As in every industry, software testing also obeys to basic economy law, supply and demand. It is important to know how that law relates to your hourly rate. This post is based on a remarkable book written by Chad Fowler, The Passionate Programmer.
Software testing obeys to economy laws, because we supply goods, software testing services, to the market, software development agencies. The supply and demand law states:
In microeconomics, supply and demand is an economic model of price determination in a market. It postulates that, holding all else equal, in a competitive market, the unit price for a particular good, or other traded item such as labor or liquid financial assets, will vary until it settles at a point where the quantity demanded (at the current price) will equal the quantity supplied (at the current price), resulting in an economic equilibrium for price and quantity transacted [Wikipedia].
The first increase in demand for software testers was when the software development industry realized that they need an independent third party to demonstrate that the product works. That was based on the process set by the automobile industry. As that was wrong in many ways, that sparked the development of skillful software testing.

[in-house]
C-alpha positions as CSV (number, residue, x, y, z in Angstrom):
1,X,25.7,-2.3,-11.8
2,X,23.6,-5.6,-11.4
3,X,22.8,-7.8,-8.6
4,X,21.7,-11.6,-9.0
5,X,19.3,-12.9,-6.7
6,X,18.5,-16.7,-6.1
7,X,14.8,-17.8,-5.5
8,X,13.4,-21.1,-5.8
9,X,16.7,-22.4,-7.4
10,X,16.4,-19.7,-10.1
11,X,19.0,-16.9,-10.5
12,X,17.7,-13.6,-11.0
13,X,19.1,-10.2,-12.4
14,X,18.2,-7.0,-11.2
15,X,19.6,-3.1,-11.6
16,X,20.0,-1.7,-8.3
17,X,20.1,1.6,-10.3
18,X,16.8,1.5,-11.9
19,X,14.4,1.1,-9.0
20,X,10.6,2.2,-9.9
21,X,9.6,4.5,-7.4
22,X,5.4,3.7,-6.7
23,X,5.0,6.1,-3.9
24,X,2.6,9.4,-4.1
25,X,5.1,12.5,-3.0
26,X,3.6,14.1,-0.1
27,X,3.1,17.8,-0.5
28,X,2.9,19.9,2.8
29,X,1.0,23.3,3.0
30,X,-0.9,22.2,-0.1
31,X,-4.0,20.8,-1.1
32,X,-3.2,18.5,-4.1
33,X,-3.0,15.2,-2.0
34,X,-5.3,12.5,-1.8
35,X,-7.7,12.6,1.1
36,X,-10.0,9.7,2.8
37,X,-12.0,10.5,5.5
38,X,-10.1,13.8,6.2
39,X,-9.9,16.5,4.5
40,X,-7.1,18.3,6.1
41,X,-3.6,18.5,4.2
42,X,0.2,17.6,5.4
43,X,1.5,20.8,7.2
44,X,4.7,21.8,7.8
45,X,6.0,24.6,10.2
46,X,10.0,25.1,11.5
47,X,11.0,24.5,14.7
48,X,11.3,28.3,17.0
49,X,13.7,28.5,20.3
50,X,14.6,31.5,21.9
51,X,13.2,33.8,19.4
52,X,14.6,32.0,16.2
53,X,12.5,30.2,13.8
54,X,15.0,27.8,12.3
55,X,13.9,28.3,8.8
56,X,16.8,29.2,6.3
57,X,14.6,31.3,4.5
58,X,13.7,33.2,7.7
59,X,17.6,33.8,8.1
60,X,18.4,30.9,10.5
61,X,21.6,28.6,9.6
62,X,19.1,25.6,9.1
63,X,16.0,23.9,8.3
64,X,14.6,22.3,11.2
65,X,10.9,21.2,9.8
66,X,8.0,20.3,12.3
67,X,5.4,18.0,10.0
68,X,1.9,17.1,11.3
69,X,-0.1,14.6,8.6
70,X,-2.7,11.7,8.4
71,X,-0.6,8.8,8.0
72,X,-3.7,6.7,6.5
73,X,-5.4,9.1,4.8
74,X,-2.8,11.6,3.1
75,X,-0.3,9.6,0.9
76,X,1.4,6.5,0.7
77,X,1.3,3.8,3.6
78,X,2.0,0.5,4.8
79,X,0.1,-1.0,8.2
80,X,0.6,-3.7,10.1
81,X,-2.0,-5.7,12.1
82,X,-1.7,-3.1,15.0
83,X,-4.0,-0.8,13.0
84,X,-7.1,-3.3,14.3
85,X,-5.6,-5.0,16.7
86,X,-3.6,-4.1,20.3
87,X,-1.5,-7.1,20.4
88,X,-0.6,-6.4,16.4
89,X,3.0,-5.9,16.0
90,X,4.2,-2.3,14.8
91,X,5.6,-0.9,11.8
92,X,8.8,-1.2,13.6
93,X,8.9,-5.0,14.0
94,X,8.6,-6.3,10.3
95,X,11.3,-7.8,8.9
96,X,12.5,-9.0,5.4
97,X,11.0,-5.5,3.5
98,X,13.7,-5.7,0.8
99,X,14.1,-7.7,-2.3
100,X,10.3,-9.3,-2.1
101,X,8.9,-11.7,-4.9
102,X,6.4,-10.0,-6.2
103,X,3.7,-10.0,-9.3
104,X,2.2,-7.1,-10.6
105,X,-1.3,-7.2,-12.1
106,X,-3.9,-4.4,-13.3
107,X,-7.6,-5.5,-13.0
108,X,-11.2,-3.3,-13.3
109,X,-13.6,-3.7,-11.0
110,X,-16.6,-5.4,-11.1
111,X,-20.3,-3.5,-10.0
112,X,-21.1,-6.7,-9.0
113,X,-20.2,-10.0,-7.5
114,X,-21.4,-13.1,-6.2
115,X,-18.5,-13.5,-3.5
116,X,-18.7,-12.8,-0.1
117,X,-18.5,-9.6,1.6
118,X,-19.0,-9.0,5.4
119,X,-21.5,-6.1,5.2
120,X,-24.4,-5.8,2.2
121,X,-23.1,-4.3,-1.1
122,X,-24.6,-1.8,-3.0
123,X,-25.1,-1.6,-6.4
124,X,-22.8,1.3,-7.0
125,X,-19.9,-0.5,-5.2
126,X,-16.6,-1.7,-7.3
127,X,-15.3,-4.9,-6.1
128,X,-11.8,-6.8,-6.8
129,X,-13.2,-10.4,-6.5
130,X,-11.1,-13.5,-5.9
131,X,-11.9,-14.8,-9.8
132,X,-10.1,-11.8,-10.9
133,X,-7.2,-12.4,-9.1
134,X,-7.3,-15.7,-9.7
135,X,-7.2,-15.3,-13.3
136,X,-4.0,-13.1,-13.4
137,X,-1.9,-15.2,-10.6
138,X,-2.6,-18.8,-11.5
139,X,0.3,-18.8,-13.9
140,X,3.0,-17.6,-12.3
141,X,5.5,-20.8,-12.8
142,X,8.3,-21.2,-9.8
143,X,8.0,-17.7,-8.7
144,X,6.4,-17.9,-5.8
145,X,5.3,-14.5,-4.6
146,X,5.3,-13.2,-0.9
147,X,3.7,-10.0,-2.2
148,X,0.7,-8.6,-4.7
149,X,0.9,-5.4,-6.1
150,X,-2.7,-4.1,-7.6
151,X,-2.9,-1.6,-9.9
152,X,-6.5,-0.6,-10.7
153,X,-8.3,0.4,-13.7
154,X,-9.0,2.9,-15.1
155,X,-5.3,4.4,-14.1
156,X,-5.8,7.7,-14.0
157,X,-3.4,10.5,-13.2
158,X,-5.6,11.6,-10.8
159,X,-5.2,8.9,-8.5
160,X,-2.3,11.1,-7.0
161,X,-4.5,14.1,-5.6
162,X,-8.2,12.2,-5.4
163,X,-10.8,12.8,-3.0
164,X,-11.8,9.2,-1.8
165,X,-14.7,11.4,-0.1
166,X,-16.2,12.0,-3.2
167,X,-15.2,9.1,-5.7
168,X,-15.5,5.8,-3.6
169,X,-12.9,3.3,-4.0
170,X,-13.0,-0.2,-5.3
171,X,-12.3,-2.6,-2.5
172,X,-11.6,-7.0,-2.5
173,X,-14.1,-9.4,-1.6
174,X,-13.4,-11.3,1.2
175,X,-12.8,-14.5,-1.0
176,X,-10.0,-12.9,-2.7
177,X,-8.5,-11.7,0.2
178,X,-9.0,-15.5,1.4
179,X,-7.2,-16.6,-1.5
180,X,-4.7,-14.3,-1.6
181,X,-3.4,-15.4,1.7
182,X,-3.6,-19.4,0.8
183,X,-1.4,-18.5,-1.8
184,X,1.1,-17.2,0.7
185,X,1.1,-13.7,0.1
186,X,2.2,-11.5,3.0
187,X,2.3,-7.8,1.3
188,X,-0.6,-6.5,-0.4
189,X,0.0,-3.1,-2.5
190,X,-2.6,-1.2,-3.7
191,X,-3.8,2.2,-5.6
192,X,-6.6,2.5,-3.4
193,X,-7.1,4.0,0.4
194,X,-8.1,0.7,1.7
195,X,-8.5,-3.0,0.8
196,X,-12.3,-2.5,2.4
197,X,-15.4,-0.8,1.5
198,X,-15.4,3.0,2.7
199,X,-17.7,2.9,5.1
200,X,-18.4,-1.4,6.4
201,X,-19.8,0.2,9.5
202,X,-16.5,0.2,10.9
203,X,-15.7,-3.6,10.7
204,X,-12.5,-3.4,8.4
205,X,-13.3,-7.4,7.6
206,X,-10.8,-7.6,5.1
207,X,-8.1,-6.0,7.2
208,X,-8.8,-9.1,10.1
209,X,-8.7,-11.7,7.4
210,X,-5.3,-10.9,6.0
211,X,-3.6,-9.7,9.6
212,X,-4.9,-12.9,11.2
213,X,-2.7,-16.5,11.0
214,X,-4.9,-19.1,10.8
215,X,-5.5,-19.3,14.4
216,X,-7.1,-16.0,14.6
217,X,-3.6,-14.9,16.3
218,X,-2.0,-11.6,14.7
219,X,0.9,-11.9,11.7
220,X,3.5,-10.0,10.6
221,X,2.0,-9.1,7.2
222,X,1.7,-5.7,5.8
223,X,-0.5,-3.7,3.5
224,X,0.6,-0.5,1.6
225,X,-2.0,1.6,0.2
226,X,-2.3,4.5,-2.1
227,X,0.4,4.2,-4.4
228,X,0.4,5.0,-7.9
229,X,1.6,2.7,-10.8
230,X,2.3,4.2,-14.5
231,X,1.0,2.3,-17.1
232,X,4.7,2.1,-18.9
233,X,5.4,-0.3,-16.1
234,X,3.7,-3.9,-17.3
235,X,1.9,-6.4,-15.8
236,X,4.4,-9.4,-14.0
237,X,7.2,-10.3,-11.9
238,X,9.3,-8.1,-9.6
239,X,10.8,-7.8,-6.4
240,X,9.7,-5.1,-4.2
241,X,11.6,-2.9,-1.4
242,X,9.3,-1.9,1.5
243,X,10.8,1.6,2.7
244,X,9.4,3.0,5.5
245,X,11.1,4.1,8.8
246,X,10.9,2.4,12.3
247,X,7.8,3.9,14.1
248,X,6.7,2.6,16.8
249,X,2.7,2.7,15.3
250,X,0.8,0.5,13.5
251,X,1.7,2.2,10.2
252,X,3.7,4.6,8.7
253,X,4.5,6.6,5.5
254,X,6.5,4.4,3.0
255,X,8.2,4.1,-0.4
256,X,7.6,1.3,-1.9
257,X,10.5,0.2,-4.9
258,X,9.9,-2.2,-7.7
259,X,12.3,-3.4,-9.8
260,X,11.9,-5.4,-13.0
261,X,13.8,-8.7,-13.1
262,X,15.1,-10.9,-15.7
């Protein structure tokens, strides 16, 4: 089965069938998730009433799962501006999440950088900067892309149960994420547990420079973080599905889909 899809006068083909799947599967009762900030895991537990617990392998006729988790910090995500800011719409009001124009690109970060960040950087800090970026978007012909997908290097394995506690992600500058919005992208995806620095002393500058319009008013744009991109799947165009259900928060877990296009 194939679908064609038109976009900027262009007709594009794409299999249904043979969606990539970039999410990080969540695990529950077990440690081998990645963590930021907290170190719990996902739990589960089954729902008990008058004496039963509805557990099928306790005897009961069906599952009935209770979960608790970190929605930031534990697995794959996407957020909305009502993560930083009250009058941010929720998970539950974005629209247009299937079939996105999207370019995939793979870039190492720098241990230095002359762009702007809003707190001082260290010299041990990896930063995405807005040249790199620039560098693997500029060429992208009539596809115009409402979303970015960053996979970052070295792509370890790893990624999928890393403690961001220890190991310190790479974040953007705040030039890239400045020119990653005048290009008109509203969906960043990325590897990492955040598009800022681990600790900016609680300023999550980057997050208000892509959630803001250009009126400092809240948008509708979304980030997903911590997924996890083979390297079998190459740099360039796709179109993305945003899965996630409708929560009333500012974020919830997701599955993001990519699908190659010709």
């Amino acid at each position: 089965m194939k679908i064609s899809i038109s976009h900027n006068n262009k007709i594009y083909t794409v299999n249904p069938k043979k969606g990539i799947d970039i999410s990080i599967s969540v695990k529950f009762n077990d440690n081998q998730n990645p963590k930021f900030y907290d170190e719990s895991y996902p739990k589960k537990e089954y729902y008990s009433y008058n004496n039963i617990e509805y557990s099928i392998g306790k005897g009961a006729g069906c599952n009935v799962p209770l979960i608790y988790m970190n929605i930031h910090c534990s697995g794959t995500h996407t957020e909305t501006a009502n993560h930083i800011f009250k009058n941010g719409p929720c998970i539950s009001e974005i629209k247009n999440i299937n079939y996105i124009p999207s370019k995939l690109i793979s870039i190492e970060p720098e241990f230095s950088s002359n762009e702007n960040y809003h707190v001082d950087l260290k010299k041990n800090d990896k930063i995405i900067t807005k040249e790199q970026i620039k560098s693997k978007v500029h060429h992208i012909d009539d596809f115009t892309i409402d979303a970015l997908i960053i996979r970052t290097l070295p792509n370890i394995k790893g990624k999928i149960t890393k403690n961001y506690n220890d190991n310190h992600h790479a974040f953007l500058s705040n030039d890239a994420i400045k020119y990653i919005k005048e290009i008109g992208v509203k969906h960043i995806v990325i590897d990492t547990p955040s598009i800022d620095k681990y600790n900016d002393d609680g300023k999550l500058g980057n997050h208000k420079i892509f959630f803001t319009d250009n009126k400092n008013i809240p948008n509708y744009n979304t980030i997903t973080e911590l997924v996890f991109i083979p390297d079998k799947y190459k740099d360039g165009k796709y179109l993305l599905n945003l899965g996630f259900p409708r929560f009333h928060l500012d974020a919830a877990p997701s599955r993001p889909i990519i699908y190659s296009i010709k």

As demand increased, the hourly rate also went up. But more people start learning about software testing until there was an equilibrium between supply and demand. The hourly rate was defined.
You can’t compete on price. In fact, you can’t afford to compete on price. This is called, race to the bottom.
In order to get a job, new testers started to lower their hourly rate below the equilibrium value. You can not afford to do that, because that price will not cover your expenses. You would bankrupt very soon.
What should you do? You must find a new software testing market, that is in development. For example, in 2014, that was the Selenium framework. If you knew how to write a GUI demonstration in Selenium, you could get a better hourly rate than regular software testers. You must not follow high demand software testing markets. Those are markets offered by low-cost offshore companies.
To find a low demand market, start with Tester’s Syllabus. For example, if you know Python, search popular software testing libraries for Python. Why not replace Python Unit Test with pytest and related libraries?
You heard about the BBST course or the Rapid Software Testing course. Investigate the market. Or to go in software testing management, you can start with Manage It! book, by Johanna Rothman. These are just examples, you need to find your fit, according to your preferences.